Monthly Archives: January 2010

Lessons Learned from Shooting Pool

I thought I’d continue with the theme of new beginnings during the first week of the new year by telling you a “biggie” for me – something I had to learn at a deeper level than just on an intellectual level.  I took up the game of pool about a year ago.  And like everything I do, I jumped into it “full bore” and with ferocity unmatched by any other living creature.  I practiced hours every day in this mad-like rush to conquer this goal as soon as I possibly could.

In general, my enthusiasm and full commitment pay off in learning and conquering new goals, but there are some that actually require a dispassionate approach.  That was tough for me.  I got thoroughly emotional whenever I missed even one shot!  I quit several times out of utter frustration. 

Fortunately, I have a great coach/teacher who keeps trying to get me to be quite robotic.  He has me do what amounts to a ritual routine with each shot:  look at the shot and imagine it happening as I put chalk on the cue tip.  Then, put the chalk down and I pretend I’m doing the shot once or twice in the air, then get way down on the table and do practice motions up to the cue ball and then fire.

Once I am down, no more thinking, moving, judging…just faith that my mind and body have this covered. 

This took the better part of a year to learn.  But it works.

The too easy frustration with myself comes from a most critical father’s constant berating of me, and taking up pool has helped a tremendous amount with getting rid of that knee-jerk response. 

I was setting up my weaving loom the other day, and everything was going wrong.  The set-up looked seriously trashy.  But instead of getting down on myself (like I would have done before), I just smiled, leaned over, cut it all off the loom and threw it away.  I walked away feeling quite accomplished!  Why?  I just accepted that sometimes it doesn’t work – thrown away yarn is not the end of the world – and having the calm to make that decision to come back and loom another day is a big victory!

I hope this story helps you.

The Best Way To Make New Year’s Resolutions

I was asked the other day what New Year’s resolutions I’m making.  I couldn’t come up with any, not because I’m in denial about having to change anything about my life, but because it’s just that I live each week, much less each day, already making those changes that I choose. 

I like the idea of frequent “small course changes,” rather than abrupt, major alterations in one’s life.  I find that the latter kinds of changes are harder to keep, since they are such a divergence from normal reality and routine.

So, I’m not trying to talk you out of losing that 100 pounds, or finishing the roof on your house all by yourself.  I just believe that it’s unrealistic to put yourself in front of a 100-foot-tall pile of whatever with a spoon and told to “go at it.”

If it’s weight that you want to lose, forget about that, and just decide not to have salad dressing loaded with fat calories, and just decide to walk 1 mile with music in your ear – iPod-style.  When that gets too familiar (or starts to feel “old”), then decide that you have to eat smaller portions and ride your bike for 1 mile each day (but I recommend doing that without the iPod, in order for you to hear traffic).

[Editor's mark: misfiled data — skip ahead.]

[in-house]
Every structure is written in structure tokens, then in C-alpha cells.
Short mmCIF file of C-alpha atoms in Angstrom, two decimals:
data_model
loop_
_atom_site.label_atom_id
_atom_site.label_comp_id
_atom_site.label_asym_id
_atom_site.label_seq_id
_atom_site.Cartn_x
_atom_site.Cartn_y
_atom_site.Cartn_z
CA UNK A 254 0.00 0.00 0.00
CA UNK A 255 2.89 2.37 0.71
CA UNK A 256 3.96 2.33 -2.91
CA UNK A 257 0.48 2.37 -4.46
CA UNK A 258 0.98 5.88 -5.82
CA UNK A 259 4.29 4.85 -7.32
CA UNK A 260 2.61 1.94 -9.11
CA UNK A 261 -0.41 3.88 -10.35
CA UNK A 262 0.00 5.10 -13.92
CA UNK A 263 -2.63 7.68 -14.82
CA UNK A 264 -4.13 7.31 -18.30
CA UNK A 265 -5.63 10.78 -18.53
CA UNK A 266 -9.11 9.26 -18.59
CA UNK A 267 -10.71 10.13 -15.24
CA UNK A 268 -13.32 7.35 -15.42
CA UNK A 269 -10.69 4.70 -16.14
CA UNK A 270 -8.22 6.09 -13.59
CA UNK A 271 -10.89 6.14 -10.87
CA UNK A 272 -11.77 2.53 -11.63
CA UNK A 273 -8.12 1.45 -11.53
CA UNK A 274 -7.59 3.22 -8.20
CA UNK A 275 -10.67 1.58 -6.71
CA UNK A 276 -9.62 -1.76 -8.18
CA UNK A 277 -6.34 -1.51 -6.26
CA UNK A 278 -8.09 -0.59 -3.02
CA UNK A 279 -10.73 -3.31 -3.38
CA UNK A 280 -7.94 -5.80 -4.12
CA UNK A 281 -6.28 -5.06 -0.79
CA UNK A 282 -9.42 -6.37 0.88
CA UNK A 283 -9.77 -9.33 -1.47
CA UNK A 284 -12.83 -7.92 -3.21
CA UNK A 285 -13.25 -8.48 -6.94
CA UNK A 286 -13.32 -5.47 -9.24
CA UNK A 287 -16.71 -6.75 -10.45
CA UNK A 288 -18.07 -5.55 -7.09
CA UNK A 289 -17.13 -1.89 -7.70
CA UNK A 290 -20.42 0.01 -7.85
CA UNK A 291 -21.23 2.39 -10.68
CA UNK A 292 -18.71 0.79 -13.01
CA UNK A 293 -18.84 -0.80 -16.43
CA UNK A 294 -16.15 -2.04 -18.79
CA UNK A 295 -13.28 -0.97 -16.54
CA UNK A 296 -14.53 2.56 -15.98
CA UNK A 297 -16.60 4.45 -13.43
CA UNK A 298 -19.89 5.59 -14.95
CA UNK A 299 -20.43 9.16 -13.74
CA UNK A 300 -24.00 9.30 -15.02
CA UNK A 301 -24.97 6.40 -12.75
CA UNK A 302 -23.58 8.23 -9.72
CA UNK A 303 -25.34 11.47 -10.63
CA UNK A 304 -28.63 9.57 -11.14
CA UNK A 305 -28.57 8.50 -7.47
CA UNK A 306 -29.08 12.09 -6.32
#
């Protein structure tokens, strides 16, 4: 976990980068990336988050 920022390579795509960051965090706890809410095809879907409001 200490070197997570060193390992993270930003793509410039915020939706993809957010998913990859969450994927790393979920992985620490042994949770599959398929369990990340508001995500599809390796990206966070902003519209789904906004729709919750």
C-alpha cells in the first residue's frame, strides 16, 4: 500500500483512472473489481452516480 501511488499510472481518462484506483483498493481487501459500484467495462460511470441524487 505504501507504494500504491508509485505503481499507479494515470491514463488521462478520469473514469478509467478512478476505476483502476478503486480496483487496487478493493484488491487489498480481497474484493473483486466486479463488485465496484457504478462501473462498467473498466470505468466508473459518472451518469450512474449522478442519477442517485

Get it?  Small things are easier to stay with, because you get instant gratification, which we all love.

The weight?  Don’t get on the scale more than twice a month.  Just revel in those small changes.  The weight will take care of itself.  And then, you can go shopping for new clothes (yay)!

Five Ways to Be Happier

At the beginning of the new year, people tend to make lists or resolutions.  I have five tips for you to help you be happier in the coming months.

1. You may have to recognize that you inherited some propensities which are counter to a happy attitude:  less emotional stability, less social activity, less physical activity than others.  However, you may have also grown up with people who “bounce” or “squish,” and you’ve learned to deal with life through parental example – good and bad.  So, some things you’ve learned might have to be “un-learned” or consciously worked against in order for you to be happy. 

2. After performing good deeds, people are happier.  That’s a fact.  And when many of you feel “mulchy,” you tend to withdraw from people or just get downright nasty.  That’s counter-productive at best.  Coming out of that dark place you’re in to bring light to someone else shines back on you.

3. Winston Churchill said that a pessimist sees the difficulty in every opportunity, but an optimist sees the opportunity in every difficulty.  Attitude is everything.  I’ve taken people from “yuck” to giggles during three minute calls on my radio program just by using humor and getting them to “remember” a blessing or chuckle in their lives.  You can simmer on “negative” or try to replace that with something “wonderful.”  It’s your choice.

4. Physical activity diminishes cortisol (the adrenal gland hormone secreted by angry or scared people which also increases blood pressure) and increases endorphins (which are natural, free and legal mood elevators, and give you a natural “high”).

5. Maturity works in your favor.  As you spend more time on the face of the earth, you learn to endure and filter out the negatives, while focusing on what you truly enjoy.

Happiness takes some time and some work…and it is worth it.